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'The sewage was coming up from the shower:' Water main break floods 3 homes in Burien

Investigators are trying to figure out what caused a water main to break that flood three homes in Burien along First Avenue South Sunday night. (Photo: Teasha Jordan-Smith)

BURIEN, Wash. - Investigators are trying to figure out what caused a water main to break that flood three homes in Burien along First Avenue South Sunday night.

The damage was so bad in one home, it's no longer safe to live in.

Homeowner Sean Choi says his duplex and tenants got hit the hardest.

“They said sewage was coming up from the shower and the toilet, that it was like a volcano,” said Choi. “They were barefoot in raw sewage, trying to put their possessions up high so it wouldn't be damaged.”

Choi's tenants living downstairs snapped several cellphone pictures of themselves in ankle deep water.

“All their stuff is ruined. It just smells terrible. The floor is all crazy. The baseboards are coming off the walls,” said Choi.

Tenant Teasha Jordan-Smith is a single mother with four boys. She now has a lot more to worry about than the upcoming holidays.

“Our whole house is ruined. We've got poop water in the walls now. My son has asthma,” said Jordan-Smith.

She was making dinner around 8 p.m. and getting ready to eat when her kids said the bathroom started flooding.

Choi says water from the broken water main overwhelmed the septic tank that connects to the duplex, forcing the family to evacuate. Choi and another tenant living upstairs also evacuated.

“My son was crying on the way out. Our Christmas tree is going to be flooded with ‘poop water.’ I said ‘Don't worry about the Christmas tree. We got to go now,'" said Jordan-Smith.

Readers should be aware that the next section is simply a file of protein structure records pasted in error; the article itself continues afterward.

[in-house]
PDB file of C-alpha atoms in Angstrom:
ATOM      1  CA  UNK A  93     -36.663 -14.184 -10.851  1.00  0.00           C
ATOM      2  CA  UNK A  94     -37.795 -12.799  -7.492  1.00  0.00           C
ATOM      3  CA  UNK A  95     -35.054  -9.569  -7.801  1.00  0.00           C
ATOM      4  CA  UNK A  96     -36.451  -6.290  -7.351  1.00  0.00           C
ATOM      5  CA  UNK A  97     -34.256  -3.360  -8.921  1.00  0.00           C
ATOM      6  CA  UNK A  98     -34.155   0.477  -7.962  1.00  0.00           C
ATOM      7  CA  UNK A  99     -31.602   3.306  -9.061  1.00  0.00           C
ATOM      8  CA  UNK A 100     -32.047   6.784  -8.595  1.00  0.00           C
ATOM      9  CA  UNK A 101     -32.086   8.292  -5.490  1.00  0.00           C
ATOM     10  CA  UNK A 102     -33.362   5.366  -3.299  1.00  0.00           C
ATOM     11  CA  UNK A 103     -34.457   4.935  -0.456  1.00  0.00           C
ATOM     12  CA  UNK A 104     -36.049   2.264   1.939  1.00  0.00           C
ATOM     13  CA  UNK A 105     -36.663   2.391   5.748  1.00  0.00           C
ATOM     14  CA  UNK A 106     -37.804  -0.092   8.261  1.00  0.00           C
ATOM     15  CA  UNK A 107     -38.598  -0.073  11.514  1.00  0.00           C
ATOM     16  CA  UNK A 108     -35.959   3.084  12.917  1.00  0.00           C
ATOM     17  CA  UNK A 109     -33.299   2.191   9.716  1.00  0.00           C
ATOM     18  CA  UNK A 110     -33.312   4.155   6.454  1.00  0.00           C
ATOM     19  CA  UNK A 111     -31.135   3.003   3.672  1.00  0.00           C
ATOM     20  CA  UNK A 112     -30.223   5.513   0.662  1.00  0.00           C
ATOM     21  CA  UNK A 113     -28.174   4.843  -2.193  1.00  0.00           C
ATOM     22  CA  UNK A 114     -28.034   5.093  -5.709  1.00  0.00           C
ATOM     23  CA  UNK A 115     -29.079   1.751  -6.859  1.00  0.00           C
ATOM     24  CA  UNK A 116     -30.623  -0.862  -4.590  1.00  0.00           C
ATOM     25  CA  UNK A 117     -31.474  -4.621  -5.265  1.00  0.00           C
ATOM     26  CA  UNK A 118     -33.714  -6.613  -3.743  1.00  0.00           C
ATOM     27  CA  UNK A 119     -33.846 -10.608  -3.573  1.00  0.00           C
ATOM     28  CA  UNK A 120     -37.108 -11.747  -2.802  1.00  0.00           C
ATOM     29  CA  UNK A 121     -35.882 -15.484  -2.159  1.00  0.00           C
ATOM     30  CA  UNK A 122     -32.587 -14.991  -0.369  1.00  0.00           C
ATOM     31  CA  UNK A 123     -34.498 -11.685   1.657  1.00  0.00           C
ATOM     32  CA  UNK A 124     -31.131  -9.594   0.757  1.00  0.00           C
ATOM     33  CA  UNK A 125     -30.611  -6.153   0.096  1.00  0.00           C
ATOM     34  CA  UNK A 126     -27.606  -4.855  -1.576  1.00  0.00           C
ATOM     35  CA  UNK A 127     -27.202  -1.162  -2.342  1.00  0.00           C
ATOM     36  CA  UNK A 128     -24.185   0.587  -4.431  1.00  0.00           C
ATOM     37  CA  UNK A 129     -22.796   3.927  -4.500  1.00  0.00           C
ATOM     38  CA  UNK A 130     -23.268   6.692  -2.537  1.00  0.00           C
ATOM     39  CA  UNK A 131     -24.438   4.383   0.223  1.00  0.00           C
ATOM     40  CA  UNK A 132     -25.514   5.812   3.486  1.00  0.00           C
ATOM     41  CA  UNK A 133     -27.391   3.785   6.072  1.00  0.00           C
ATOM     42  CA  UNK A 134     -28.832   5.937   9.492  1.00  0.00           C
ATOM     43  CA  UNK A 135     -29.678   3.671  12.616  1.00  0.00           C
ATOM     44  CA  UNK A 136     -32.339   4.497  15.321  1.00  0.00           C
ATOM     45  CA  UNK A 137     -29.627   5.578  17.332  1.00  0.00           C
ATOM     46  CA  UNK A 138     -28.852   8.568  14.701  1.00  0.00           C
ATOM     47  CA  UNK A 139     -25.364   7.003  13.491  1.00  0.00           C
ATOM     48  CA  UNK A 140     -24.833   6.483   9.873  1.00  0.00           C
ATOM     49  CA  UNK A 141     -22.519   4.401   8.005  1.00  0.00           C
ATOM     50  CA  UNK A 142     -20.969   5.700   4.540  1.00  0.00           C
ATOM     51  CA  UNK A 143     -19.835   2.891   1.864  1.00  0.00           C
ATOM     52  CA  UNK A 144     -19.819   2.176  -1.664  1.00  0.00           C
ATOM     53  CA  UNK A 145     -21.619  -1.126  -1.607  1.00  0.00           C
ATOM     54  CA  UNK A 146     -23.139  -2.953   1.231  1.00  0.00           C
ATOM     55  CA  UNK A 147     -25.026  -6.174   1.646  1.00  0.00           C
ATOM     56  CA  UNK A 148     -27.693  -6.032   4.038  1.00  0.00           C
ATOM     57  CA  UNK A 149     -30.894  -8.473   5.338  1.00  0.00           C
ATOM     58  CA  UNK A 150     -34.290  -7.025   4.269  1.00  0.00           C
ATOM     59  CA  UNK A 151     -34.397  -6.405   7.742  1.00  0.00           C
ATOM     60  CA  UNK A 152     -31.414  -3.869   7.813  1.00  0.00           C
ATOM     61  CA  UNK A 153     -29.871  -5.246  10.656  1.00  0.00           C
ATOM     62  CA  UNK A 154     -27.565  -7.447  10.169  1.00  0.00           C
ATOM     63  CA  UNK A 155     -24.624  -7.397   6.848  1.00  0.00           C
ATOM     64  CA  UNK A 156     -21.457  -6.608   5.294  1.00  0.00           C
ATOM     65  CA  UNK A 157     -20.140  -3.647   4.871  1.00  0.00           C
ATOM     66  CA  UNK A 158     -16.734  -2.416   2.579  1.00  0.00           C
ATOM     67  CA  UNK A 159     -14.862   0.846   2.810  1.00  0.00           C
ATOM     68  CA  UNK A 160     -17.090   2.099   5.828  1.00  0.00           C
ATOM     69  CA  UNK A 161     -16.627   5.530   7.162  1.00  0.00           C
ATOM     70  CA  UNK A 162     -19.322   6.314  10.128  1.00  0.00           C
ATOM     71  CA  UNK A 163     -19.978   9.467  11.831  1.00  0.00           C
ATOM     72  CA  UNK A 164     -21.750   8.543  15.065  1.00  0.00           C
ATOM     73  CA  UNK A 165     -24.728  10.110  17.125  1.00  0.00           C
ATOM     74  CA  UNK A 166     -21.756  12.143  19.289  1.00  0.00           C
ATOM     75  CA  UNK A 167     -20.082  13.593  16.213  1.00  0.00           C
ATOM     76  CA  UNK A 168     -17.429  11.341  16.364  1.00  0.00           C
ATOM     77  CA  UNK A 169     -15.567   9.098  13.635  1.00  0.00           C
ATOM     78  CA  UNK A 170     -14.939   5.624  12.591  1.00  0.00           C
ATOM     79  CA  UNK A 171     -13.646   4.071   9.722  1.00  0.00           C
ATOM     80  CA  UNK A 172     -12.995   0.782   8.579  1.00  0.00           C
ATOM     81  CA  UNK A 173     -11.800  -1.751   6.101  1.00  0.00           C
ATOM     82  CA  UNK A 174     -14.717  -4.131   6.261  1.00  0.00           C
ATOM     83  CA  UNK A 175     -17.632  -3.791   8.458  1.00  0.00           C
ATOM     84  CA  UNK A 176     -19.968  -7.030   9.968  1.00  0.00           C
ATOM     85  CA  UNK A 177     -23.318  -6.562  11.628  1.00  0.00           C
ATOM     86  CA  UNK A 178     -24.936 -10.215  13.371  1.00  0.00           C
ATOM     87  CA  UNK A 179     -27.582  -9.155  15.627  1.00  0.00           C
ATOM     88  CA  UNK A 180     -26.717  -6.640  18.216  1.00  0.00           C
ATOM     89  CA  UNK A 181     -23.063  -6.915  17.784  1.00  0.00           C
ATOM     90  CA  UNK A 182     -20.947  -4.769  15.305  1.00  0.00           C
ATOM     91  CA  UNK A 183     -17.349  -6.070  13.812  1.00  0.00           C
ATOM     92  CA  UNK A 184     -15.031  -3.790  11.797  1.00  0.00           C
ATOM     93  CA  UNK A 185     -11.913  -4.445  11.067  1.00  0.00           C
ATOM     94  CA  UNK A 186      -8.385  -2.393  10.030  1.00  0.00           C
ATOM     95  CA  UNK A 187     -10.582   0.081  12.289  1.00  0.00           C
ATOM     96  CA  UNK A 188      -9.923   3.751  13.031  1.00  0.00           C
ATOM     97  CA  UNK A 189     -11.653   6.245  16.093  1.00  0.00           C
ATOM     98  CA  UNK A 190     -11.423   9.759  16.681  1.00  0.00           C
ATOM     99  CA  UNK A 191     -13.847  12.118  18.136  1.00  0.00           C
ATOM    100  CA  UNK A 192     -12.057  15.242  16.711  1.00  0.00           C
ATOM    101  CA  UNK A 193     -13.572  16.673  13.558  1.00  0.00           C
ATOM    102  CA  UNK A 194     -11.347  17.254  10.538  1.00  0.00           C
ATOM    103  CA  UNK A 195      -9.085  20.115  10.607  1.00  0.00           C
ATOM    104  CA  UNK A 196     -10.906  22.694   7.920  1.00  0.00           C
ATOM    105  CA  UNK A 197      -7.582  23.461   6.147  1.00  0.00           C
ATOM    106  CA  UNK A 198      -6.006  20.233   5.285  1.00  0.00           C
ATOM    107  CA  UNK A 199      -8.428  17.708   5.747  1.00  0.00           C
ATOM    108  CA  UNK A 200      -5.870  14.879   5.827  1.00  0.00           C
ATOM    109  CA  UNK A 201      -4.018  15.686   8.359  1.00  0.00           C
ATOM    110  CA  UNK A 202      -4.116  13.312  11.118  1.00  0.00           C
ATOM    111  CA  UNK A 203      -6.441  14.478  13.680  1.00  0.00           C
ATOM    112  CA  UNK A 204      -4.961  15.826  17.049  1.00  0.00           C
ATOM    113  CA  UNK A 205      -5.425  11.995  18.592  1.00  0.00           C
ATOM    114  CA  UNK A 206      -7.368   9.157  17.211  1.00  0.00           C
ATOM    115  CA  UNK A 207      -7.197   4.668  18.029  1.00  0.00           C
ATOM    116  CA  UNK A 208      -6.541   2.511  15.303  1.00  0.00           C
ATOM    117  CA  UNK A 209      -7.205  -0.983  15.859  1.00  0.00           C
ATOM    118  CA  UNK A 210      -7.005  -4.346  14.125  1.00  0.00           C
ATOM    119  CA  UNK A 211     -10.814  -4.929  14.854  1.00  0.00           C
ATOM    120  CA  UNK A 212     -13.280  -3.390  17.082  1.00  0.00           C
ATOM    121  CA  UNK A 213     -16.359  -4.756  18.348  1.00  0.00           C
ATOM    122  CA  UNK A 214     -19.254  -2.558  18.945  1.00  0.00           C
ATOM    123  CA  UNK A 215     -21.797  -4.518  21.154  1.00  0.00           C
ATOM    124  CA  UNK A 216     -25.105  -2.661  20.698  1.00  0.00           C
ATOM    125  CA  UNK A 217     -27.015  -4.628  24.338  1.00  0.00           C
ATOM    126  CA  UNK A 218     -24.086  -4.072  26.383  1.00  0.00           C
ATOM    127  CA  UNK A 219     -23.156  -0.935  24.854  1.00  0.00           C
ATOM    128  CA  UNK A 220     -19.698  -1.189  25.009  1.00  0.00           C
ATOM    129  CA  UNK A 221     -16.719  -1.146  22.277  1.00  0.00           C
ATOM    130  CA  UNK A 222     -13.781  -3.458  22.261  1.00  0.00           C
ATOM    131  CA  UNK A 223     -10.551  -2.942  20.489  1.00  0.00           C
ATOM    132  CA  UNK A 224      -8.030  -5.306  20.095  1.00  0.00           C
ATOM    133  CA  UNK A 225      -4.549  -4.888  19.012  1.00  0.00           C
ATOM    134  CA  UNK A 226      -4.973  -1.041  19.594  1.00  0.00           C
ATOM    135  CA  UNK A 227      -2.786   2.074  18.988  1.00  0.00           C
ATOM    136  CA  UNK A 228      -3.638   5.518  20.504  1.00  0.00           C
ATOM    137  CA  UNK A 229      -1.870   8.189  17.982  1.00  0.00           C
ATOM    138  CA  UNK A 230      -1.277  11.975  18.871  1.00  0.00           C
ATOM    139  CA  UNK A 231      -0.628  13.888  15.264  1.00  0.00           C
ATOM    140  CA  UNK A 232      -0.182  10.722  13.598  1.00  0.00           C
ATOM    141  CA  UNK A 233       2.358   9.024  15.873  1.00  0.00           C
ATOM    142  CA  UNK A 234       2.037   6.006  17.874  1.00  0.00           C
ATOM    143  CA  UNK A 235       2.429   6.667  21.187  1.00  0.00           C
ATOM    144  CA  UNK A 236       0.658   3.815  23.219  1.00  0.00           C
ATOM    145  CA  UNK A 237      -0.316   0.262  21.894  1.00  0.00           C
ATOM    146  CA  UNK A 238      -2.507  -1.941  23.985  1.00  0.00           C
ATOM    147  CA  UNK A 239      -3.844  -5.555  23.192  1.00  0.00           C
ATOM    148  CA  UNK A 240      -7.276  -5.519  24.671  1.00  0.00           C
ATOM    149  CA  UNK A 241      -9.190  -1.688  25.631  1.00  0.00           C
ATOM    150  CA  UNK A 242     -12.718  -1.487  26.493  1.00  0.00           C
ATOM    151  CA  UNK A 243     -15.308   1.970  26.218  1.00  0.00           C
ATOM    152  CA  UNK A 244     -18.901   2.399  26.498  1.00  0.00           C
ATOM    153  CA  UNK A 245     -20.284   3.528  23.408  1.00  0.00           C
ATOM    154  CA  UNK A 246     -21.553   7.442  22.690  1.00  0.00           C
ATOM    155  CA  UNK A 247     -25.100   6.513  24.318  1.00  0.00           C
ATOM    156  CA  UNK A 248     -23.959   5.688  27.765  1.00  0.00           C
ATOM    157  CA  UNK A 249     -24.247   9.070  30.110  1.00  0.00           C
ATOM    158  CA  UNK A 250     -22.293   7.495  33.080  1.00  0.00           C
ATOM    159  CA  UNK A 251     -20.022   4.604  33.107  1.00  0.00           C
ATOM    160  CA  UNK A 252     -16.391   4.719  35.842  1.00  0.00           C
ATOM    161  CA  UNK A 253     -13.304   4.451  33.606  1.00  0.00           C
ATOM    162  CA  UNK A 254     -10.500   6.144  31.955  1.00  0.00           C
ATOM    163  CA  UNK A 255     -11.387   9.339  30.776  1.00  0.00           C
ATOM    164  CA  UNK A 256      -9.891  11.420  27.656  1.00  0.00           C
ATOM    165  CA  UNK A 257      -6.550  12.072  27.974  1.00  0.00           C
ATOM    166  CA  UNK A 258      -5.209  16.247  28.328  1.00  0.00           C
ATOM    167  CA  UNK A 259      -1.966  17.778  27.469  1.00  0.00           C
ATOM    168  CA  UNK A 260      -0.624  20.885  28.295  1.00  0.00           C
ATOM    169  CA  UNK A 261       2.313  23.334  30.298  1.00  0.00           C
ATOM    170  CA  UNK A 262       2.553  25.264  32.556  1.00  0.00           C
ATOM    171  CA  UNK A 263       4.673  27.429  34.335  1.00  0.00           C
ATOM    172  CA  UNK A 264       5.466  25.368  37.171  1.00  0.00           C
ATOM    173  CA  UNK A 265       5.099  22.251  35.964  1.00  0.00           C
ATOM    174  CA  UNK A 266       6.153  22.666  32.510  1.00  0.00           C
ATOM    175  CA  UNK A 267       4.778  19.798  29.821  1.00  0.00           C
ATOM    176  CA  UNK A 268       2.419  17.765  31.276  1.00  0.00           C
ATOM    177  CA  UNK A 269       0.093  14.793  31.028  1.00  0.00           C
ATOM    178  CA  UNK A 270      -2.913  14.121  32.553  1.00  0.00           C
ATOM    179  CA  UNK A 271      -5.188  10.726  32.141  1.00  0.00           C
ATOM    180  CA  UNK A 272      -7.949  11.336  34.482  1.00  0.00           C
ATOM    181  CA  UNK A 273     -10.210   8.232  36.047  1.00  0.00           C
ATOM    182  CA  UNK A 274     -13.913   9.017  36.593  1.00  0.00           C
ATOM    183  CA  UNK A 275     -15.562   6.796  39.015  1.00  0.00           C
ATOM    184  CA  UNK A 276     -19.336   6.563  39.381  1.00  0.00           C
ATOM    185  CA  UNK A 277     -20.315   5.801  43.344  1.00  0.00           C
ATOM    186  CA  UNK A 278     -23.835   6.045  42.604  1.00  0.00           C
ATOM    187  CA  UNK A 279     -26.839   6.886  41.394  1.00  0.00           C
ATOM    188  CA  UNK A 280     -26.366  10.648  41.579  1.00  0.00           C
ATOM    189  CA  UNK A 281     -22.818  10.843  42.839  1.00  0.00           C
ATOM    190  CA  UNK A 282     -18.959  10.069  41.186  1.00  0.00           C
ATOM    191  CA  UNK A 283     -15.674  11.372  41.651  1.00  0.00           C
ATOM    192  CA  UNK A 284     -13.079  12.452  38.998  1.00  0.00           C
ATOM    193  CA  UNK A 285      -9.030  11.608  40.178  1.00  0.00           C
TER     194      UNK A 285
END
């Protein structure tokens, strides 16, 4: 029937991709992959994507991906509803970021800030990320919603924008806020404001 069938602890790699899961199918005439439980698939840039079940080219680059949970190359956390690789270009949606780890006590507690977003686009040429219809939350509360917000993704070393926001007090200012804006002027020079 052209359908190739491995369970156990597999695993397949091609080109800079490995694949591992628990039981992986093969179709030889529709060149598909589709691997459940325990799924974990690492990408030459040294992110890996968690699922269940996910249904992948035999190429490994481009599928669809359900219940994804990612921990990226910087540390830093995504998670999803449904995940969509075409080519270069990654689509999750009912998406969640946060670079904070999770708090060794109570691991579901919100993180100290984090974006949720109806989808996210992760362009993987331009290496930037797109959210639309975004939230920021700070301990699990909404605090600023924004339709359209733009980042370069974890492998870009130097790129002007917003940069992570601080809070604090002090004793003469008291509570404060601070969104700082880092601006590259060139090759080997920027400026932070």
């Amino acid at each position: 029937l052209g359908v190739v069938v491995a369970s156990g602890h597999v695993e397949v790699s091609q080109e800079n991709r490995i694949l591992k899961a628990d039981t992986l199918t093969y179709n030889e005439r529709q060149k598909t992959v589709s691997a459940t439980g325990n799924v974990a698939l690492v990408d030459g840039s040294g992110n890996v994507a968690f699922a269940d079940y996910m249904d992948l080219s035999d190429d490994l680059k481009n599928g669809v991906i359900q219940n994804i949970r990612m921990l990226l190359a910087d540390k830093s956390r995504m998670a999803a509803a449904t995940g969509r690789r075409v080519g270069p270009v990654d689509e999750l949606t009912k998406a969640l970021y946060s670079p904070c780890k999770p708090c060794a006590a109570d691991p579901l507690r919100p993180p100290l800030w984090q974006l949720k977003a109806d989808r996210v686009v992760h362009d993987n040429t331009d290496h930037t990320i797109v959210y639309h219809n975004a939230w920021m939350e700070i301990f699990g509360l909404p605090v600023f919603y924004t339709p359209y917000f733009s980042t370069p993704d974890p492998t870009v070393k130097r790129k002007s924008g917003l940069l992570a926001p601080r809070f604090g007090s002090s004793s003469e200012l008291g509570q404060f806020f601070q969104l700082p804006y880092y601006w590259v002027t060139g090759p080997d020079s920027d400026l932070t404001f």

KOMO News checked with the City of Burien and Water District 20. According to Burien, the water main is not the city’s responsibility, but rather that it’s a water district issue.

“We had a 10 inch cast iron water main break,” said Dick Swaab, the Water District 20 General Manager. “The pipe was installed in the 50s. The soil was good there. It could be stress on the pipe due to weather conditions. We've had lots of rain. Now the ground is drying out, shifting and that plays a factor in it.”

The water district says it’s an isolated incident. It also says unfortunately, in a case like this, it's up to the homeowner to check with homeowner's insurance to pay for the damages.

"This was a brand-new remodel. It just finished in October. The tenants just moved in November," said Choi.

The Jordan-Smith family now has no place to go, no clothes, or ammenities. They also did not have renter's insurance.

“We were going through some homelessness,” said Jordan-Smith, a medical assistant. “I just got a job, and got our place. We just started to get furniture. We didn’t have much yet. Things were supposed to be coming this week. We just started to get things back together and here we go...back in a motel.”

Choi, their landlord, has offered to put them up in a motel for a few days. The Red Cross has also stepped in and offered the families impacted some help.

But, Jordan-Smith says it’s going to be tough to get her kids ready to go back to school, find a new place to live, and offer them some comfort for the holidays.

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